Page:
There was an energy in the air on Saturday night in Sydney, Australia. While the energy may not have been tangible, the anticipation was clearly visible on the faces of Sydney's soul set. The reason for this was because they all came together for one very special, intimate evening with the incomparable singer Jill Scott at the Enmore Theatre presented by IEG.
Setting the night off was Sydney based duo Jones Jnr. They have expanded into a three-piece unit, complimented by the tones of the trumpet, and delivered a set that was full of soul and life. Singer Ev Jones bounced all around the stage, making use of all that often underutilized space and filling the room with his warm vocals, while DJ Morgs provided the beat. As the crowd grew, the guys kept on giving them what they needed to tide them over until the arrival of Jilly from Philly.
As the sold out Enmore Theatre darkened, Jill Scott took to the stage. Opening with "It's Love," Scott was both endearing and powerful. Her band was tight and she was effortless in her delivery. That vocal tone that fans have come to find comfort in throughout her long career felt like a hug from an old friend that they hadn't seen in a while. Although, in reality we hadn't seen Scott here before as this was her first time Down Under, the overwhelming response of the crowd to her every note made that abundantly clear. It was a long overdue visit, and the crowd was overjoyed to be experiencing this show.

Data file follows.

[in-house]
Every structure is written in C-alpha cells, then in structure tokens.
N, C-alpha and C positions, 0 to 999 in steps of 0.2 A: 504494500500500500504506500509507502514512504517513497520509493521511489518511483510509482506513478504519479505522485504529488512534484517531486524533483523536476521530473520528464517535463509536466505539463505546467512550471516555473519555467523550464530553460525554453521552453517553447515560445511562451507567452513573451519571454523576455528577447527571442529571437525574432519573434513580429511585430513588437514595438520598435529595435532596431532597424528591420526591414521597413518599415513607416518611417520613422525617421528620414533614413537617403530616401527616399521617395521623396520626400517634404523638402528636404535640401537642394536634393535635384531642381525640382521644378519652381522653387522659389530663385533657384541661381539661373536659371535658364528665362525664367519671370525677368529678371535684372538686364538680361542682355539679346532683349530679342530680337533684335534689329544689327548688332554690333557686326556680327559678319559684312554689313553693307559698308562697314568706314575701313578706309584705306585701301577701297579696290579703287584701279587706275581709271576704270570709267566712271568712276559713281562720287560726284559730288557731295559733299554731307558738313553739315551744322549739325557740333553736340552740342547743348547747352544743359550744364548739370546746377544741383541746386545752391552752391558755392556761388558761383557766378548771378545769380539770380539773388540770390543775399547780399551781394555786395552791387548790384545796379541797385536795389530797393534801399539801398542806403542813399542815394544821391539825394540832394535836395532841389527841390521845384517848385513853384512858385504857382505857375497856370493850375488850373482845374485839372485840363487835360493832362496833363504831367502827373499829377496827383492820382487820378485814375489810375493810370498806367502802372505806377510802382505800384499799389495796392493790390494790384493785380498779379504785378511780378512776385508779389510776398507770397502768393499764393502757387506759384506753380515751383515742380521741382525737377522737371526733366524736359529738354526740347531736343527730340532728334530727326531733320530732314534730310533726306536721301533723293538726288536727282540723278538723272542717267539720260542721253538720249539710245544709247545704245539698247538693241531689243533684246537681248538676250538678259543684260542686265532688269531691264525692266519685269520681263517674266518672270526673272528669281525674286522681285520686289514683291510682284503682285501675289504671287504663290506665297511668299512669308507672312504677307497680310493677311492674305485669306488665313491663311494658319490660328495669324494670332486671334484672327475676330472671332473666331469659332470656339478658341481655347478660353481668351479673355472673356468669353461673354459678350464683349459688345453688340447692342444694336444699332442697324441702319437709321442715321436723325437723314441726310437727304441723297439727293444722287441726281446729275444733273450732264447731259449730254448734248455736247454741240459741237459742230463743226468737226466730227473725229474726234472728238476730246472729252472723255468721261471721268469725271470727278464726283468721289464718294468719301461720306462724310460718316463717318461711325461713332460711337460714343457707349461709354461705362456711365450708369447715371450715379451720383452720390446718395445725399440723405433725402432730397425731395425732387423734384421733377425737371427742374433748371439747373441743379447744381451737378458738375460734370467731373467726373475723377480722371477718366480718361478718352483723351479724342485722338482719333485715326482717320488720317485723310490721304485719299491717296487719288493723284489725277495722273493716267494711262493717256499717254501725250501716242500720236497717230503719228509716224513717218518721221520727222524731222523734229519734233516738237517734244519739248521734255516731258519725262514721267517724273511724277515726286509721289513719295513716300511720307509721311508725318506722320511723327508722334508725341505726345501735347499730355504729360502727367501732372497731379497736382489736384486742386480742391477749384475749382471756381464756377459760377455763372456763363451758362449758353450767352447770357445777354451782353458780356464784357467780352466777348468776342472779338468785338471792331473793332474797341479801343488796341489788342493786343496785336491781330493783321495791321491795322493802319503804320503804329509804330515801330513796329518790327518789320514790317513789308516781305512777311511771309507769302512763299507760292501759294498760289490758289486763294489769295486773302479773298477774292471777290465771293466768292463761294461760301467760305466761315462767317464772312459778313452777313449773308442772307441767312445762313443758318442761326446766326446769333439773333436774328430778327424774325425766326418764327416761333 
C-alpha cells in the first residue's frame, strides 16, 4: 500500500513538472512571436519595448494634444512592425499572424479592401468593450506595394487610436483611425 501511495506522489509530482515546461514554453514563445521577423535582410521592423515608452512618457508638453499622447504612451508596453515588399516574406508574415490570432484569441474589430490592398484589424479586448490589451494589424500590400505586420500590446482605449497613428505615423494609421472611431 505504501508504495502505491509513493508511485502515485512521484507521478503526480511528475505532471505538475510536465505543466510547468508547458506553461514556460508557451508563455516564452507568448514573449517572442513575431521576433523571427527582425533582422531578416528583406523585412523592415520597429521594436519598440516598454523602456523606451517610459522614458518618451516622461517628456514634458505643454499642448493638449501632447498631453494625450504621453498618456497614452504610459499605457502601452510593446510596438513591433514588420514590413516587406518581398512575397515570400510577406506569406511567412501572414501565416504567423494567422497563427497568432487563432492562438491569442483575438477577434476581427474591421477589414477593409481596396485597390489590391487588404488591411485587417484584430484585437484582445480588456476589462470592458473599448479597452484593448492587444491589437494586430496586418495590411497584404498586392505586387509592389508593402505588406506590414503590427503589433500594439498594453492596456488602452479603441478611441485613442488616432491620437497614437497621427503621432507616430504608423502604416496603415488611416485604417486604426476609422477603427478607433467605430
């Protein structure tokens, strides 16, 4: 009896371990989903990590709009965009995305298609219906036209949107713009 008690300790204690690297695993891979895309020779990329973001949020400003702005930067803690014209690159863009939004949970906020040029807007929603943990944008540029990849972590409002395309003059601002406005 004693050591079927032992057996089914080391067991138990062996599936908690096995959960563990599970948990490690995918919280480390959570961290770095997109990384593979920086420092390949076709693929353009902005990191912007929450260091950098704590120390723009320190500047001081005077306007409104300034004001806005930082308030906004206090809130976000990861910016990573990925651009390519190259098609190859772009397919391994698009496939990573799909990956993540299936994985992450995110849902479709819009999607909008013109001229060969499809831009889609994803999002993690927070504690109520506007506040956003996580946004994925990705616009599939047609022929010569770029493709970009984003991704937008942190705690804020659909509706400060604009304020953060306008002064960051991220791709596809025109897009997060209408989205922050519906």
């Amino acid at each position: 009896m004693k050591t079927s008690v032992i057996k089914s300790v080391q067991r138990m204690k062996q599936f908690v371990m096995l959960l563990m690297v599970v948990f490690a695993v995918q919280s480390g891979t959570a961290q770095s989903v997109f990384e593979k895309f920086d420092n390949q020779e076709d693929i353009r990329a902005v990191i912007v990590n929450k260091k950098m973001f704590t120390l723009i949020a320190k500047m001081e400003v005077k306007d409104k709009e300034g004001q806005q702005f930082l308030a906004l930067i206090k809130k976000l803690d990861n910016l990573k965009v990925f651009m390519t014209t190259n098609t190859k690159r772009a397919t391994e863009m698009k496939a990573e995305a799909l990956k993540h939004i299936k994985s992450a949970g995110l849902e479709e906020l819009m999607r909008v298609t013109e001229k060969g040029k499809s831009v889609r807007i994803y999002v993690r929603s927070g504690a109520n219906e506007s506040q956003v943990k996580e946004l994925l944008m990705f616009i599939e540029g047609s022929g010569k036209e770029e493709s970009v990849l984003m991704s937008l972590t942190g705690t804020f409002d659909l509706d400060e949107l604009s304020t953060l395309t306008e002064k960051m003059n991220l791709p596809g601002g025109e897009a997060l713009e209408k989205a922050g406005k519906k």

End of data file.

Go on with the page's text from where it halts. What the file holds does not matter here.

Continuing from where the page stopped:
Moving through her catalogue of songs from her four studio albums, Scott's awe-inspiring stage presence was on display. She was commanding while being tender, honest while remaining professional and undeniably sexy without needing to remove a single piece of clothing from her voluptuous frame. That unabashedly sensual energy that has helped set Scott apart from other soul singers of the so-called neo-soul movement was front and center on "The Way" as saxophonist Mike Phillips performed a solo that sent Scott into a frenzy, which in turn sent the crowd into the same state and was understandable as Scott's energy is oh so intoxicating. The temperature sizzled as the band moved on to "So In Love," the Anthony Hamilton-assisted duet featured on her last album Light Of the Sun, with Hamilton's part being filled in by one of her honey-voiced backing vocalists, or as Scott so aptly referred to them, The Pipes. They had pipes, indeed; these boys could sing like nobody's business while performing '60s Motown boy band style dance moves and looking damn fine doing it all, too.
In a show overflowing with highlight-reel worthy moments, it would be easy to wax on and on about every intricate step taken by Scott and her immaculate band, but this review would be a few thousand words long in that case. One moment that did stand out was when Scott shared her perception of Australia and its differences to the States stating, "I love the fact that you don't have guns here" to cheers from the crowd. She then lamented over life's inevitable lemons and how stinky life can be as she moved into an a cappella-turned-candlelight version of "Quick." Yes, there were tears flowing all around at that point in the show.
It may have taken 13 years into her career for Scott to hit our shores, but it took only an hour and 30 minutes for her to leave a lasting impression on this Sydney crowd. Running through her hits before closing with "Golden" and "He Loves Me," JIll Scott oozed humility and charisma, along with a contagious smile, all of which left little doubt of how much of a divine artist and legendary soul singer of our time she is.
[Photo: Jean-Louis Lam]